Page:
Designer Demna Gvasalia is at the forefront of a new generation of French fashion.
Photography Harley Weir
There's something happening in Paris right now. It may not be burning exactly, but you can feel the heat of a new kind of creative energy. It was there when Simon Jacquemus sent a shirtless model down his fall/winter 15 runway (followed by a ripple of whispers). And it filled the seedy depths of Le Depot, Paris' famous sex club, when Vetements held its fall presentation there last month.
Vetements — a loosely anonymous fashion collective made up of eight former members of major design houses and led by Margiela alum Demna Gvasalia — seems to have plugged straight into some lost creative power source. In just three seasons, its gritty, disruptive approach has created a buzz that few other young Parisian brands have come close to in recent years. Its clothes, like floor-grazing flight jackets, diced-up T-shirts, and floral prairie dresses worn, unnervingly, with leather gloves, feel rebellious and just a little wrong.
We caught up with head designer Demna Gvasalia to talk about Vetements and Paris' next generation.
In a recent interview you said that "there is no youth culture in France." Why do you think that is?
There is a lack of evident and defined youth culture at present, possibly due to the overwhelming amount of information available through the internet and the fact that mass media and social networks are so commercialized. Also France has been quite culturally conservative lately.
Are things beginning to change?
We hope so. It feels like more and more people are daring to disagree with established views about society and fashion. There's a turn towards the personal and individual as a response to globalized thinking. We're not really trying to change anything with Vetements. We simply try to reflect what we feel is going on around us today in Paris and its suburbs.
What's Paris nightlife like right now, and is that something that informs Vetements?
Nightlife is always very inspirational. It's where we see the reality of youth and where people dare to be themselves without boundaries. Paris nightlife is pretty dead; it turned itself into a parody of fun. That's why we staged the show at Le Depot, because it's authentic, rough and real, and it's not trying to be anything that it's not.
Three of the eight LVMH Prize finalists, including Vetements, are French. How is the fashion scene in Paris evolving?
Nothing really happened in Paris until Jacquemus [launched], a few of years ago. Now, it feels like new brands are emerging. But there still aren't as many as there are in the UK. Being supported in London is easier I think — there are institutions like the British Fashion Council. In Paris, it's very limited. But there is a certain energy in the air, a vibe. There's a new generation of people, these kids in their 20s, who want to do things differently, who aren't conservative or trying to mimic their parents' ideas about what is Parisian or what is right or wrong. It's been stagnant here for a while; we needed this fresh energy. And now it's here and it's exciting.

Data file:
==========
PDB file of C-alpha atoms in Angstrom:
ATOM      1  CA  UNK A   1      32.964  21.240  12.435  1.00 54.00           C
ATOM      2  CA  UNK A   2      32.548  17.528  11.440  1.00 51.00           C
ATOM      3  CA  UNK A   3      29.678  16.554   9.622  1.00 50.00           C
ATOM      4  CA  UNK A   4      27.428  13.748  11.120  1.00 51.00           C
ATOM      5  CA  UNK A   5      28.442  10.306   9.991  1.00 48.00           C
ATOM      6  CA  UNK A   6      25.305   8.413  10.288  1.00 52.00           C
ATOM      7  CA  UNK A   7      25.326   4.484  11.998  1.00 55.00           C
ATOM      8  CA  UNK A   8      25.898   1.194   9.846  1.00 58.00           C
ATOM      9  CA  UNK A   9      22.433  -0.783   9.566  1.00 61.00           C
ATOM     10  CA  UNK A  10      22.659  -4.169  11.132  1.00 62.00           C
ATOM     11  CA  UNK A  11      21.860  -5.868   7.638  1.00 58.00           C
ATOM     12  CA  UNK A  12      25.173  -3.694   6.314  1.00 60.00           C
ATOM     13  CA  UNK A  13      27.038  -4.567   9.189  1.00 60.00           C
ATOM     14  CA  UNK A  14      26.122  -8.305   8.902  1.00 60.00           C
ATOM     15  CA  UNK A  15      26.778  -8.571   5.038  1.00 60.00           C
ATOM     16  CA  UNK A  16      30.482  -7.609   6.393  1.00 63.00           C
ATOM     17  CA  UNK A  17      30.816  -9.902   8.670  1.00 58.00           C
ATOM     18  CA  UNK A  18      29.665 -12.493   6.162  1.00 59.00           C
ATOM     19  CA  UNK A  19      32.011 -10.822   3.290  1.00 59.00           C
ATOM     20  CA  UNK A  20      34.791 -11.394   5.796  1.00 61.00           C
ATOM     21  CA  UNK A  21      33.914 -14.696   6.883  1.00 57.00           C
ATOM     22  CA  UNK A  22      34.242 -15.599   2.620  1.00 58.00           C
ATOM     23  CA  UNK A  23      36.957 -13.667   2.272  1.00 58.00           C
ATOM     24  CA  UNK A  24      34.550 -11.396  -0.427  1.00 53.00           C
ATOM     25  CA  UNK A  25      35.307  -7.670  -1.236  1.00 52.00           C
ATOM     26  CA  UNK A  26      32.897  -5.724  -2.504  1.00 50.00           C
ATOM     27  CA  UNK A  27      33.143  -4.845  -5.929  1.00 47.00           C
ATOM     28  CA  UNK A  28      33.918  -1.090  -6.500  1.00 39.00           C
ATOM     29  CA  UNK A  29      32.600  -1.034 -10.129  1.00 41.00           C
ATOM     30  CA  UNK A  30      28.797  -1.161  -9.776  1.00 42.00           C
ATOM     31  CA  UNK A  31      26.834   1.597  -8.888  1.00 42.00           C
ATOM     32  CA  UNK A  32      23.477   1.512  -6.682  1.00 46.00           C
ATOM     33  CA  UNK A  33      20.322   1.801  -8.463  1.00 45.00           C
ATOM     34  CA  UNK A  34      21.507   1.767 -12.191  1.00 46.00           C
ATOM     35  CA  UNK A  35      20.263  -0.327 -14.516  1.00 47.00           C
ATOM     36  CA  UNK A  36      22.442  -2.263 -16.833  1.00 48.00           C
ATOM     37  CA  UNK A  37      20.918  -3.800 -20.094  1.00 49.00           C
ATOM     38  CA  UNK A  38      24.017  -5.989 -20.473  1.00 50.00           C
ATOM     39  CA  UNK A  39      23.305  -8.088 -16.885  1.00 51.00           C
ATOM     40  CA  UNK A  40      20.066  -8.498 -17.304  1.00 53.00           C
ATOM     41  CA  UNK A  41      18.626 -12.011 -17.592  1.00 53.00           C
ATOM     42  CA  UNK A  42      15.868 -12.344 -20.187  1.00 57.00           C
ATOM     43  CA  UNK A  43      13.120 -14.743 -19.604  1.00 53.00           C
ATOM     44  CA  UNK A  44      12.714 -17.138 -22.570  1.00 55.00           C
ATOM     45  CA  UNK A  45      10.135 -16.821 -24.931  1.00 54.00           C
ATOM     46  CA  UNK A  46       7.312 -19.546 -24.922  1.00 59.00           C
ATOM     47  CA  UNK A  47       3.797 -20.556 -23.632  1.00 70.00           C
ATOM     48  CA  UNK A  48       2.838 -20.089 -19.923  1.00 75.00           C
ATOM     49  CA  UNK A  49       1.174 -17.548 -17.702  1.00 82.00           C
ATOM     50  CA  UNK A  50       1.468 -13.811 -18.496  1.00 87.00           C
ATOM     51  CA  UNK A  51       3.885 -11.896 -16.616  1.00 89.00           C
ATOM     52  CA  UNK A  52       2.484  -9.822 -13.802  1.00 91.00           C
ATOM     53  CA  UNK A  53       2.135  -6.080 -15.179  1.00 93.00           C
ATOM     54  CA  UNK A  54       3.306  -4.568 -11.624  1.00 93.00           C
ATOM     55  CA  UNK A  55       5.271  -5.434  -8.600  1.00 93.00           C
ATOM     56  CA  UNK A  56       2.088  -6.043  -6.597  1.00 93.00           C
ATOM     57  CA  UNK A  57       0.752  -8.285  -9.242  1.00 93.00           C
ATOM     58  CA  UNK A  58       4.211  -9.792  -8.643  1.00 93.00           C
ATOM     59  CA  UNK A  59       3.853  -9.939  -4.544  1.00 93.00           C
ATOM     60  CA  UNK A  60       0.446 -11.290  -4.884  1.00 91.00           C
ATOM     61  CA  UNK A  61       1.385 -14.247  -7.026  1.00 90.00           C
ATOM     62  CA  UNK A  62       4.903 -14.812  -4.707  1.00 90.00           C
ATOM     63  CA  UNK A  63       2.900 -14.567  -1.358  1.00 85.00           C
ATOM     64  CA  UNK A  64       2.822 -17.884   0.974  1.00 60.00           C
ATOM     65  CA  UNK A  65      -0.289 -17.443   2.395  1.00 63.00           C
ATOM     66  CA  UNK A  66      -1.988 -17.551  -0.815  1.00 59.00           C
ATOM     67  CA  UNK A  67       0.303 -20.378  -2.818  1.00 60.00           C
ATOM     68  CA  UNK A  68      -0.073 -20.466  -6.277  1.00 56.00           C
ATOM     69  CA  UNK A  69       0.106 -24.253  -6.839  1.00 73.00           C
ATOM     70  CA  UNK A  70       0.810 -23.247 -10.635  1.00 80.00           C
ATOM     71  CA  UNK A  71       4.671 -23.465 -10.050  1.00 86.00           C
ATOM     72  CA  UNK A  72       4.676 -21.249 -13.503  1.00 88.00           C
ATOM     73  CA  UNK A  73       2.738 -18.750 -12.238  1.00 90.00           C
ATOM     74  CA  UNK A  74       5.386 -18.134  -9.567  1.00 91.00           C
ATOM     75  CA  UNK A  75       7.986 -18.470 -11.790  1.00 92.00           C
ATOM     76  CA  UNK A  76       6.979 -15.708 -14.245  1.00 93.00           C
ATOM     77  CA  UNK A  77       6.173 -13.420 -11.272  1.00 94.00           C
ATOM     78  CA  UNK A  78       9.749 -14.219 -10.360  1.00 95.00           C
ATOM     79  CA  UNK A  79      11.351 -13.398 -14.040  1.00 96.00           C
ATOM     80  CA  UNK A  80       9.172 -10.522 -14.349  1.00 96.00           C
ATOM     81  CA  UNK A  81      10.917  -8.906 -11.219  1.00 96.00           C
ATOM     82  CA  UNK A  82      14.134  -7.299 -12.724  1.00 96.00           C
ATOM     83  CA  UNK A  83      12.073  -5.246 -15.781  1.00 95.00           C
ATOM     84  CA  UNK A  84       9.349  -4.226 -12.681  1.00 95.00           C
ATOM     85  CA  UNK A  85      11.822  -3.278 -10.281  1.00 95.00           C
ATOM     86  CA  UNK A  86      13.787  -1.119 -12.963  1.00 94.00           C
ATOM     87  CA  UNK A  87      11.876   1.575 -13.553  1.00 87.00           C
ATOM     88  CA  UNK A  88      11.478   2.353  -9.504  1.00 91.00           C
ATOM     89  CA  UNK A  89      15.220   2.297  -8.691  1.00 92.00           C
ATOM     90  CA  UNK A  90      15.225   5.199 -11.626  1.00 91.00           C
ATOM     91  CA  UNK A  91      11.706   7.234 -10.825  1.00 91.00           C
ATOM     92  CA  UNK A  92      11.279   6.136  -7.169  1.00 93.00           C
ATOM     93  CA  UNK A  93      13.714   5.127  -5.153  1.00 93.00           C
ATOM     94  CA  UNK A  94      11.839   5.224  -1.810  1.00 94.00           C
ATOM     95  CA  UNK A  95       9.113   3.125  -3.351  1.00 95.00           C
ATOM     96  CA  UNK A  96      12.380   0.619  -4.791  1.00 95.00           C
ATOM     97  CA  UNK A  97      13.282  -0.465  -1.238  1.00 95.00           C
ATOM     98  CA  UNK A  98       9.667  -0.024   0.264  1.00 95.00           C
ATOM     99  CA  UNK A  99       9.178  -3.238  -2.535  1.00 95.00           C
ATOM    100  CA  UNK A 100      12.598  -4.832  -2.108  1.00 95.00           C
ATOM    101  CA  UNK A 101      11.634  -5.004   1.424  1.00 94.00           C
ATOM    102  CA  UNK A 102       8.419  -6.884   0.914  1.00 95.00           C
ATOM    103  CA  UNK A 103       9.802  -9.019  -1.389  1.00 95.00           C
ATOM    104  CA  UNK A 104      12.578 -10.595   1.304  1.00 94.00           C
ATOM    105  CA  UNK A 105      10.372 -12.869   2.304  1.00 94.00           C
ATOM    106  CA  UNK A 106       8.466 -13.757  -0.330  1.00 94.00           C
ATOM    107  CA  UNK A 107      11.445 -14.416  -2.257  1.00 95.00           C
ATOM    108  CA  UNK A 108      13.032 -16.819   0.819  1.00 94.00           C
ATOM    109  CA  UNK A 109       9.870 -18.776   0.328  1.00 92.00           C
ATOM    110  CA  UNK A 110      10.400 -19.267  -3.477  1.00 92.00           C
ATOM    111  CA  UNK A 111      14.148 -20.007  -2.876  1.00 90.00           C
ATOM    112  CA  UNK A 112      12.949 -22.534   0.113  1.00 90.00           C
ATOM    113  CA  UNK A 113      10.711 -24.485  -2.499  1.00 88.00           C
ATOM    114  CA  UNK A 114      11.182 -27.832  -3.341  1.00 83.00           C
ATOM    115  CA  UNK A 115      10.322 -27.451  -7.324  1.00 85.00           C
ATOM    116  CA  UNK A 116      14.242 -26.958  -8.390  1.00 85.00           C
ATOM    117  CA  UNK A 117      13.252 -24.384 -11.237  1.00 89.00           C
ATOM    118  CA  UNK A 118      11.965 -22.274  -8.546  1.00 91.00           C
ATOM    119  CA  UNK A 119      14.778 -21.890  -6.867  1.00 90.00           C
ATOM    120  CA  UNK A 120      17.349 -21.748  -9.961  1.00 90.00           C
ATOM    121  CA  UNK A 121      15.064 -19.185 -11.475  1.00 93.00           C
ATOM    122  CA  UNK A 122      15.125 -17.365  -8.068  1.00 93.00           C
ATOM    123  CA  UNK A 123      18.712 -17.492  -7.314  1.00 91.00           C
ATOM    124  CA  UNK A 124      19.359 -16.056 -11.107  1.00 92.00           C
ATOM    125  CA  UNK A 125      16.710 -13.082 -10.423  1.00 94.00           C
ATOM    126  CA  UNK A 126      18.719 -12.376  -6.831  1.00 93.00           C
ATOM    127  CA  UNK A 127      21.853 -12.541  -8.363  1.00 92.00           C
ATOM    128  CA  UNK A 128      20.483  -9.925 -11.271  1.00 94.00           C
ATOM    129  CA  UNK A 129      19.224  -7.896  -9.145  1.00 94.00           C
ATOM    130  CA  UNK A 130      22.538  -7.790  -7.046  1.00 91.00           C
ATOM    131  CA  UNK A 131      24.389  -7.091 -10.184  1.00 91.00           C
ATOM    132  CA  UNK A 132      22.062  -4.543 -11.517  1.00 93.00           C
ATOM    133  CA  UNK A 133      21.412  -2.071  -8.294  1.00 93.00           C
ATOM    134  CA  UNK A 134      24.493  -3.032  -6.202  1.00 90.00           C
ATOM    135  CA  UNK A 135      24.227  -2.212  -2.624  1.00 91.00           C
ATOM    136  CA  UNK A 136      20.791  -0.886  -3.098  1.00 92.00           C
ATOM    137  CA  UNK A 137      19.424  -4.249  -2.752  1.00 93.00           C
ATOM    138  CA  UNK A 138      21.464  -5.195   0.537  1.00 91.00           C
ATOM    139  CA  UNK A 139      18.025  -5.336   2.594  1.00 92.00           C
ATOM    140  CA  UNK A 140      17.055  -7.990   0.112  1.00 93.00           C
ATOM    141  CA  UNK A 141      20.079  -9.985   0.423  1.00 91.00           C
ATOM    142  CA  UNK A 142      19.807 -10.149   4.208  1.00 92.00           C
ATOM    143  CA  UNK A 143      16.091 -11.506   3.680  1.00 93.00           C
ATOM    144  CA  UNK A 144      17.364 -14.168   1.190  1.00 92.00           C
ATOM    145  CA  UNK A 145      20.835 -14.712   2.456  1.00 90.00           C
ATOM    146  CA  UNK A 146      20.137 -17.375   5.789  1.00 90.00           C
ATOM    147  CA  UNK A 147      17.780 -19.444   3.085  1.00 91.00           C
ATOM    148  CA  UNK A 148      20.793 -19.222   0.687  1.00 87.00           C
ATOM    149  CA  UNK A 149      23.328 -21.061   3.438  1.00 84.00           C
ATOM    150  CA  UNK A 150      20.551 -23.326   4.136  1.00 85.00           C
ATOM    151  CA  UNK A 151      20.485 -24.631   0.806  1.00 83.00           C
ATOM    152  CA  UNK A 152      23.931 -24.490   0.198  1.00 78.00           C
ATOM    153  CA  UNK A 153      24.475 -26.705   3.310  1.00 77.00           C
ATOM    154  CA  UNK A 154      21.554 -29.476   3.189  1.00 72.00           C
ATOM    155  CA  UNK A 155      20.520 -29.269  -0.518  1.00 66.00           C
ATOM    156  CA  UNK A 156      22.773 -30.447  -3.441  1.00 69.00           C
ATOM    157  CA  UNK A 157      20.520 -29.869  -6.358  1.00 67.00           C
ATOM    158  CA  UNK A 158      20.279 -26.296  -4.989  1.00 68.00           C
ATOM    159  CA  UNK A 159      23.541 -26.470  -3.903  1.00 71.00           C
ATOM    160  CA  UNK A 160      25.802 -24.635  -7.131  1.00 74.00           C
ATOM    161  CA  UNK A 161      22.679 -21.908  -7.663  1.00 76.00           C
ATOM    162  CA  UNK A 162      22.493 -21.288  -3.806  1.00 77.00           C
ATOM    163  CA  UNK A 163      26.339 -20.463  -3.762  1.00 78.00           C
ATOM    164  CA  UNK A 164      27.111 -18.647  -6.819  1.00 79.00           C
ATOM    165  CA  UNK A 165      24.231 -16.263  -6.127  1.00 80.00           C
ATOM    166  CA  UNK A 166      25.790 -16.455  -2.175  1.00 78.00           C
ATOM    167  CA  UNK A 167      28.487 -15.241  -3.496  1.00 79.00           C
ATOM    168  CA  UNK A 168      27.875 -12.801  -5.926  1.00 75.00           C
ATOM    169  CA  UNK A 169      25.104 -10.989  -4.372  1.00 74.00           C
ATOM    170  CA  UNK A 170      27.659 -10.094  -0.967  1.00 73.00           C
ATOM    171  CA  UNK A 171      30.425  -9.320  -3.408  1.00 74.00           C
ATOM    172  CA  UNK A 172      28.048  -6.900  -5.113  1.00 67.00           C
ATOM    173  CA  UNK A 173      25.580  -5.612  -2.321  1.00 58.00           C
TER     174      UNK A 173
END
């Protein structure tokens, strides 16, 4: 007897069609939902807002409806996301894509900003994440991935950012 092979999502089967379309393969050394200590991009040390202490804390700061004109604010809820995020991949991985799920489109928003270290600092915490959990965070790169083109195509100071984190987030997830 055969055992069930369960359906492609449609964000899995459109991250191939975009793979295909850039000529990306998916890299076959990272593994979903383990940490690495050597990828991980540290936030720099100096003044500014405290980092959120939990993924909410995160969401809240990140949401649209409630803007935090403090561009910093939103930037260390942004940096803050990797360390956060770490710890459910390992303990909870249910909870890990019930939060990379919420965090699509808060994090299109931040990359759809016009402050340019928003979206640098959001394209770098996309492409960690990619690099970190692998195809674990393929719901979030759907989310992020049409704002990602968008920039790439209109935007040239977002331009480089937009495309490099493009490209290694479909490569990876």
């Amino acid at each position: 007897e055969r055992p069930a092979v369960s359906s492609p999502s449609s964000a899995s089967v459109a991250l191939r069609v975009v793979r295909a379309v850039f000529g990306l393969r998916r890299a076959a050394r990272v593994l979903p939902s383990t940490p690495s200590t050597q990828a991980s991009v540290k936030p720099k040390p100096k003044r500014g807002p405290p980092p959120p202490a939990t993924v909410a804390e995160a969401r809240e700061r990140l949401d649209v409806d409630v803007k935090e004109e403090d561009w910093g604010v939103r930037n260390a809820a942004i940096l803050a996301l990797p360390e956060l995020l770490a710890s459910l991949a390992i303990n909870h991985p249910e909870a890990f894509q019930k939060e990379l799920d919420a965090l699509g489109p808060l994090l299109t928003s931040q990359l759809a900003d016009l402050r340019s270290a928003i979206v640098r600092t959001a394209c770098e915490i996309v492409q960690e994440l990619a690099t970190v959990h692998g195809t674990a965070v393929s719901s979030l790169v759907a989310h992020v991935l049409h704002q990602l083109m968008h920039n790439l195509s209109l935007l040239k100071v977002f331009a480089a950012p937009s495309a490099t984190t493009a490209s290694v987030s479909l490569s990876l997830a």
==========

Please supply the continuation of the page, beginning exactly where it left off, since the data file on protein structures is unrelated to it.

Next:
Why is this happening right now?
I don't know. It used to be that you couldn't even go out in Paris. There were no concerts. The cool bands wouldn't stop there. And even that's changing now. I guess it's also the influence of social media and information. These people who are 22 years old, they live on their iPhones. It's a different time completely, things are pushing forward. It's less about sitting in a cafe on the Rive Gauche now. We don't know that part of Paris.
Who are the other members of Vetements? And have they stayed anonymous intentionally?
We started out being anonymous out of necessity, because we had other jobs. But it played out well because none of us wanted publicity. Also, I used to work at Margiela, as did some of the other guys, and we wanted tolose that association — anonymity is a concept Margiela has already worked, as more of a PR stunt. For us though anonymity was an obligation; so now we don't want to push the it further. But we still don't like to be photographed. We don't even take selfies!
How did Vetements begin?
During lunch breaks at our "other" jobs, in the evenings and at weekends, drinking white wine, smoking and talking.
And how do you all work together?
We are eight people in total, a few on design, some on production and some on sales and administration. I am in charge of the design team. We discuss everything together, brainstorm, argue and find solutions. It's really democratic.
What excites you most about being involved in fashion today?
It's exciting to see women want and wear our clothes, that's the biggest motivation and compliment. I think it's also exciting to be involved in fashion now because it's a period of transition and change. The challenges and dilemmas that arise are pretty awesome.
Text Alice Newell-Hanson
Photography Harley Weir